While there are many short books to be written about hockey — Breaking Down Every Shift of Scott Cullen’s Pro Hockey Career or An Anthology of Toronto Maple Leafs Playoff Games Between Lockouts — there may be a new contender: The Hockey Panel at the 2013 Sloan Sports Analytics Conference.
Okay, that may be tad dramatic but, after what seemed to be successful panels in the past two years (Hockey recap 2011 and 2012 Recap), there was no hockey panel at this year’s conference, bringing disappointment to the stick-and-puck crowd.
The only panel I attended that included former Maple Leafs GM Brian Burke, Break-Ups in Sports, wasn’t very hockey-oriented and Burke re-iterated some of his tried-and-true anti-stats soundbytes from the year before.
Considering that the hockey panels had been well-attended the last two years, it was disheartening, but there were still some fascinating hockey subjects discussed. (You can see, from this year’s overall conference review, that I felt there were valuable discussions anyway.)
For example, Eric Tulsky presented a research poster (worked on by Eric with Geoffrey Detweiler, Robert Spencer and Corey Sznajder) on zone entries that revealed how valuable it is to enter the offensive zone in control of the puck, as opposed to employing a dump-and-chase technique.
Certainly, there are times (eg. outnumbered by defenders, line change etc.) when dumping the puck into the offensive zone may be the most reasonable play but, circumstances being equal, teams were about twice as likely to generate a shot on goal when they carried the puck into the zone and that didn’t vary much based on the skill of the players involved. As Eric wrote about previously, Jaromir Jagr and Zac Rinaldo generated shots at the same rate for the Philadelphia Flyers last season when they entered the offensive zone with possession. Since there is a rather wide talent gap between the two, it then becomes relevant to note that the frequency with which they entered the offensive zone in possession of the puck was vastly different.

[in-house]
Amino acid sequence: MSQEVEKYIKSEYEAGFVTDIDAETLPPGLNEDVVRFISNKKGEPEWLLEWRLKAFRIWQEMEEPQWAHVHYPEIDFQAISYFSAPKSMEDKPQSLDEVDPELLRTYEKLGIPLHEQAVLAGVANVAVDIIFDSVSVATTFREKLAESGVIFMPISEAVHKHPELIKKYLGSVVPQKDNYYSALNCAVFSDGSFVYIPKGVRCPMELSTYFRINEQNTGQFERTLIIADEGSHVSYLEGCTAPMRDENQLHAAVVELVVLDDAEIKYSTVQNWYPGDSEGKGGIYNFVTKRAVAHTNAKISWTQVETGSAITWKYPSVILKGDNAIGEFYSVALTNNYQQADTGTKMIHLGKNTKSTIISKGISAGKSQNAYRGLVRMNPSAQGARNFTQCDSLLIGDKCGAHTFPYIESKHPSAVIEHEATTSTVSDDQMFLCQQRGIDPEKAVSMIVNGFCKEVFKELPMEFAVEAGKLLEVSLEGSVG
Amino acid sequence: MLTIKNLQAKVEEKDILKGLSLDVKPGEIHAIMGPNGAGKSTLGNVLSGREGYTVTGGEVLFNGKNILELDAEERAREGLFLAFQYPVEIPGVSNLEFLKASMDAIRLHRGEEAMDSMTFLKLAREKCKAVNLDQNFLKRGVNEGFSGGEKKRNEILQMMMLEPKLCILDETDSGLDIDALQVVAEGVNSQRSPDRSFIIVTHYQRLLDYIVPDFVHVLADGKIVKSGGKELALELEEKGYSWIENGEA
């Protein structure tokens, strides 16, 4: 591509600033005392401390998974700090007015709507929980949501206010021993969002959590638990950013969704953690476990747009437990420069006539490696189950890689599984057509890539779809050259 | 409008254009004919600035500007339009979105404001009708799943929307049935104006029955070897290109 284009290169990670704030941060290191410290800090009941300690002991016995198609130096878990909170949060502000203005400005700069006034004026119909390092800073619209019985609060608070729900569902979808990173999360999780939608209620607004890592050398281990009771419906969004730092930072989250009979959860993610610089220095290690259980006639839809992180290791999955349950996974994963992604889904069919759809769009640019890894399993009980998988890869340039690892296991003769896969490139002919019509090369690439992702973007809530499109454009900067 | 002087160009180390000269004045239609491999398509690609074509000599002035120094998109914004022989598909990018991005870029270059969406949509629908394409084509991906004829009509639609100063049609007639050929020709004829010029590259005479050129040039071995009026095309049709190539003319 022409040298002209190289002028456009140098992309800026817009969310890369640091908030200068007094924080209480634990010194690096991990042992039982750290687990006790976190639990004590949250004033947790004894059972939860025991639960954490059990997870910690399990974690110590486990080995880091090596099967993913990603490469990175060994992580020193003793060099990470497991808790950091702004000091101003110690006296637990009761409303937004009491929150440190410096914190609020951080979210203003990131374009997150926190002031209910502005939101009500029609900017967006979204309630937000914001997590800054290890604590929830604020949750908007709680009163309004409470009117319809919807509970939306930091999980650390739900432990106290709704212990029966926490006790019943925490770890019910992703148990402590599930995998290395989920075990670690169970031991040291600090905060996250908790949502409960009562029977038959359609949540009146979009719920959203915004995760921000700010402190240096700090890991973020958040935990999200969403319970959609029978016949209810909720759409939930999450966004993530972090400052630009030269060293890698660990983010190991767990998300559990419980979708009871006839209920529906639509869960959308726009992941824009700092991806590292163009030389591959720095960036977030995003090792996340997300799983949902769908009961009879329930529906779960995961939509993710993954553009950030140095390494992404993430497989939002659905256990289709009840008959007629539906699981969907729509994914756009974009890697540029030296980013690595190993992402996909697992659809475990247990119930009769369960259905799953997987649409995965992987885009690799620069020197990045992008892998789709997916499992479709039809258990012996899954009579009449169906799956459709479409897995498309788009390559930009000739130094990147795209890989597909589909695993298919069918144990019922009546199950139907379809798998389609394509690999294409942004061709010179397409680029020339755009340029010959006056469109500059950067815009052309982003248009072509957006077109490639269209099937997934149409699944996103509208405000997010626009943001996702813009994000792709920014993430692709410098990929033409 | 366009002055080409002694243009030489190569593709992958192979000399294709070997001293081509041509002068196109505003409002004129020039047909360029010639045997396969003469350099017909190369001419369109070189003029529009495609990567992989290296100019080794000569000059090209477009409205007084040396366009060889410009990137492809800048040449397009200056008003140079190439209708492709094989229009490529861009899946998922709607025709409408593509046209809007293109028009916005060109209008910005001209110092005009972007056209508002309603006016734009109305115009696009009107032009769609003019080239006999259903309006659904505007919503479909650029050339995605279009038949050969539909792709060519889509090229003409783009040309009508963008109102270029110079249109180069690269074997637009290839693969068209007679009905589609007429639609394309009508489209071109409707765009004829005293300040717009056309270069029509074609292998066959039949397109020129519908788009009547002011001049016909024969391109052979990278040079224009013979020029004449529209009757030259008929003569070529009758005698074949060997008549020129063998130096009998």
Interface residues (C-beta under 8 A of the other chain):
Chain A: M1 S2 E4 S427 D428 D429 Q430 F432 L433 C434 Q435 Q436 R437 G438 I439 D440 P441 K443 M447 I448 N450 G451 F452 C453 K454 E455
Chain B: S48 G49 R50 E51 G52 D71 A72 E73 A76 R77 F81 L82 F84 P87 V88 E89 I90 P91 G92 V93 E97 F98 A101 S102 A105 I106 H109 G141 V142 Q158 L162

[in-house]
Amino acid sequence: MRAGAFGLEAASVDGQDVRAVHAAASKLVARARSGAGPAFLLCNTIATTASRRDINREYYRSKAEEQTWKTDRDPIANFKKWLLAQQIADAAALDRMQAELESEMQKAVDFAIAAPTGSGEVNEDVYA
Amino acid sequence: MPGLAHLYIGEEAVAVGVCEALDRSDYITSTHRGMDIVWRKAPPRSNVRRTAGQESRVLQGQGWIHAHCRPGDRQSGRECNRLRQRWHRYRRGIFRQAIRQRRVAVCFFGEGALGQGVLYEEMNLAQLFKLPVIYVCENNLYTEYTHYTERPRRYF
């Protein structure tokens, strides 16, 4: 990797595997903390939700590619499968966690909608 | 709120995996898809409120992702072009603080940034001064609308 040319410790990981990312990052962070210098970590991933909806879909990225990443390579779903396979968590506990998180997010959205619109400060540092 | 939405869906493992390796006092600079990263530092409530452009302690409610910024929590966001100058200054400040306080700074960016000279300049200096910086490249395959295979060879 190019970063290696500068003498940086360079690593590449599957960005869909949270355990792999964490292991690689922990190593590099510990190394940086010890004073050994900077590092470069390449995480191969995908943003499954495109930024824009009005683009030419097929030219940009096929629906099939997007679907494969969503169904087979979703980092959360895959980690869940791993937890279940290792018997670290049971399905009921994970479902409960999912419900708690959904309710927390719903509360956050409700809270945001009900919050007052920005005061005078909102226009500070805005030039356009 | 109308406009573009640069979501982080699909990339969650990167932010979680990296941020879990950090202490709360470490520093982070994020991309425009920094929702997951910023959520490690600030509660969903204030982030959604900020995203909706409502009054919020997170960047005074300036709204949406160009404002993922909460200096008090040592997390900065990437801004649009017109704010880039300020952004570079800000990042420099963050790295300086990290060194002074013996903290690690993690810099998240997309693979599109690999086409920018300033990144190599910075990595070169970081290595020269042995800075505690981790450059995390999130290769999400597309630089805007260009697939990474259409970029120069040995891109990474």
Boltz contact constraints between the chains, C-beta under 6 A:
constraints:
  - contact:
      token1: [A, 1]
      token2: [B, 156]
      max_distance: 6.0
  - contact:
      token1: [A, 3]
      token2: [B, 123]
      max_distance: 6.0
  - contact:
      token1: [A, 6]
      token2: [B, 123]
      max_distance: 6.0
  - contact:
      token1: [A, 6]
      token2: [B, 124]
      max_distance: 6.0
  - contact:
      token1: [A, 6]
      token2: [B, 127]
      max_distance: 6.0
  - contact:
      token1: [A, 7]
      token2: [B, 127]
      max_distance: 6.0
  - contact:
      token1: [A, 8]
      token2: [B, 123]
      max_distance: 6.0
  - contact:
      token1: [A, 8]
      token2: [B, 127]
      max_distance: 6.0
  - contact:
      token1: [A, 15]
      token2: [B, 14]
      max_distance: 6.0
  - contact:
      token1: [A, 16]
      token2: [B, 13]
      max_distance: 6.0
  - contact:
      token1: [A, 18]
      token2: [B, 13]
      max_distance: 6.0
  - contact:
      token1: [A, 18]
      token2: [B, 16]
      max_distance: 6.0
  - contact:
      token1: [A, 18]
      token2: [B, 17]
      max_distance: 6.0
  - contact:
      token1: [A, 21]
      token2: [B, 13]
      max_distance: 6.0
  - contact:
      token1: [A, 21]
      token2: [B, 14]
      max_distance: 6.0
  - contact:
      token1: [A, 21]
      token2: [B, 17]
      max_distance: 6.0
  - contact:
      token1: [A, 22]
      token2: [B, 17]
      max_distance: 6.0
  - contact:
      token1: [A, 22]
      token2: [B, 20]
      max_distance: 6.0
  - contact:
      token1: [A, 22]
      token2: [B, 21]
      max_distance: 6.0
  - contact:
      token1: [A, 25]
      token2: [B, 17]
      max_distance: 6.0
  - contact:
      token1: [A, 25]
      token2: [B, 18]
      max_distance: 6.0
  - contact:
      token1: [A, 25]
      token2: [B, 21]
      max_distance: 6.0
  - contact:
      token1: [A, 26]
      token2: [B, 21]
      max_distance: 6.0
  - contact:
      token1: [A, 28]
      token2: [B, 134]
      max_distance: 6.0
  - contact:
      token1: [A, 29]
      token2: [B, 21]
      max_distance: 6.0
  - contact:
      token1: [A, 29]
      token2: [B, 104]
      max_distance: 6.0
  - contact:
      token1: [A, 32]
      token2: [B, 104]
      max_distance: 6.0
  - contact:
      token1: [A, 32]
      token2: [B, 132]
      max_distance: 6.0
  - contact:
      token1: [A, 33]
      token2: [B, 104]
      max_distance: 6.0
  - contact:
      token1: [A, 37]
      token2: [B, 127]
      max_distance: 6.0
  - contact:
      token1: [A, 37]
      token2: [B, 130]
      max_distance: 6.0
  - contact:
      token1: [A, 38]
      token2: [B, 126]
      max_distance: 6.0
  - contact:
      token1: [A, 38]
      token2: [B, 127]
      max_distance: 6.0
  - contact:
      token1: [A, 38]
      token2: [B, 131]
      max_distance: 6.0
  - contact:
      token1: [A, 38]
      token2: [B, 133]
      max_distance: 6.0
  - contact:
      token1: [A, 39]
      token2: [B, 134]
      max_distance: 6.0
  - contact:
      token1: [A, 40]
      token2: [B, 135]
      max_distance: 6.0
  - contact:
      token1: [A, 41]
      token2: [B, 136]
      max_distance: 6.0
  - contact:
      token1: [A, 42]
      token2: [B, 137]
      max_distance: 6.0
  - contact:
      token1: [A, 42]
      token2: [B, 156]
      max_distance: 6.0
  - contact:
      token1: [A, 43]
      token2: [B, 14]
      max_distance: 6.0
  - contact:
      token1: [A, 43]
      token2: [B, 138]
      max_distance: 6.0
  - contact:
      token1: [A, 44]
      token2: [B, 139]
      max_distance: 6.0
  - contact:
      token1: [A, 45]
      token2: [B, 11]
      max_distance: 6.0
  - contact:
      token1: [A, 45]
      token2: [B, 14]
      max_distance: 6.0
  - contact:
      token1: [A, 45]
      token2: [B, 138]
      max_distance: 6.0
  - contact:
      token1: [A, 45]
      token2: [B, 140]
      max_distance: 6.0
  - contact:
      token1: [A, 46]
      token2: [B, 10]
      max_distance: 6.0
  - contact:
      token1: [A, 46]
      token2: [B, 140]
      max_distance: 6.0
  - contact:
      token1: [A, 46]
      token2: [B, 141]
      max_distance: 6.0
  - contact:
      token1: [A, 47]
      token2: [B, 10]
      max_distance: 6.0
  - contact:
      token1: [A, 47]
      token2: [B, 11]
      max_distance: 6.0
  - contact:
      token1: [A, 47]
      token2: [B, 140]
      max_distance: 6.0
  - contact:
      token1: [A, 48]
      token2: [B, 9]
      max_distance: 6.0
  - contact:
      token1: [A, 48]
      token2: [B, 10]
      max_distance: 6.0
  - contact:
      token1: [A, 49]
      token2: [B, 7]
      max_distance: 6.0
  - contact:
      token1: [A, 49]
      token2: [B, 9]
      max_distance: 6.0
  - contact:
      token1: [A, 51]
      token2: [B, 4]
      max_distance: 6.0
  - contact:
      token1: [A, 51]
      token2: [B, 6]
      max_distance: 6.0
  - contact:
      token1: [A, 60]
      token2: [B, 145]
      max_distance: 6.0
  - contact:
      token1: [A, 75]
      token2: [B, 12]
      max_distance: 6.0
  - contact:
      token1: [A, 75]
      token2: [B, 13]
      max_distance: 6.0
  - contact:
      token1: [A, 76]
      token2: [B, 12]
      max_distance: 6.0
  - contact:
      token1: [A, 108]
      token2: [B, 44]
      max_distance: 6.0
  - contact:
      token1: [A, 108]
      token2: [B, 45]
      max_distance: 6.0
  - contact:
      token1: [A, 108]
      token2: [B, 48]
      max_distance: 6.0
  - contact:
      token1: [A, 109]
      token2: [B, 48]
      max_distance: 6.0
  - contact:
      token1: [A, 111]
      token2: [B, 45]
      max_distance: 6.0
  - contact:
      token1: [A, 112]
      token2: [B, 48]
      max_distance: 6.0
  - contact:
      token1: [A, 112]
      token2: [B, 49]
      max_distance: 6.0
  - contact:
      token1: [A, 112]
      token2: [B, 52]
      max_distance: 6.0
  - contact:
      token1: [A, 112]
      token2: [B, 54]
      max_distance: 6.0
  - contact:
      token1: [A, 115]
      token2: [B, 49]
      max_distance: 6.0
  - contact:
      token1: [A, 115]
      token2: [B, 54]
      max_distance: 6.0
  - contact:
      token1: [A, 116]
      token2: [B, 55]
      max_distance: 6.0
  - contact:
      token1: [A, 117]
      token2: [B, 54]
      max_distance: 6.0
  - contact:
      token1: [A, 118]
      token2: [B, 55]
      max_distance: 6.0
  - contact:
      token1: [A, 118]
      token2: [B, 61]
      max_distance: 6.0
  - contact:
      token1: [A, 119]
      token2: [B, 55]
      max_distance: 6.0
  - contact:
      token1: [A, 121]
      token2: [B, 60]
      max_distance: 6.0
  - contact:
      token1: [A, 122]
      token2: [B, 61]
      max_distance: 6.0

While some advanced stats might appear counter-intuitive, the zone entries paper totally fits with expectations of the logical hockey observer. The odds of keeping possession of the puck, when you already have it, is of course higher than it would be to retrieve a dumped-in puck that, effectively, becomes up-for-grabs.
Tracking these movements requires a signficant commitment, so kudos to those who did the work and while I joked with Eric that I tried to track zone entries while watching the Bruins and Senators last Thursday, this information can change the viewing experience.
When you become increasingly conscious of who is driving the play into the offensive zone, and holding possession of the puck, it enhances appreciation for the players that do it well (in that particular Bruins game, Patrice Bergeron was notably strong in this regard).
I know the guys at the Cult of Hockey, in Edmonton, have been tracking zone exits for the Oilers and, again, this seems to be useful information.
Getting this data on a league-wide basis, of course, would be fantastic.
TOTAL HOCKEY RATING (THoR)
The one other official conference hockey contribution was Michael Schuckers’ Total Hockey Rating (THoR), presented by Michael Schuckers, an Associate Professor of Statistics at St. Lawrence University who is the Co-Founder of Statistical Sports Consulting and presented a Defense Independent Goaltender Rating at the conference a couple of years ago.
The premise behind the Total Hockey Rating was to assign a value for every stat on the NHL’s Real-Time feed, and its location on the ice, to identify its correlation with goals being scored.
In theory, it seems like a sound approach and when someone respected in the stats community like Tom Tango weighs in with some cautious optimism about the process, that’s all the more reason to consider it.
That said, THoR came under immediate fire online because it revealed that the third-best 5-on-5 player over the 2010-2011 and 2011-2012 seasons was…Pittsburgh’s Tyler Kennedy, a fine third-line winger who has been generally unremarkable to the general public in his five-plus years in the NHL.
By no means would I rank Kennedy in that spot, but I can see some of the forces that were at play.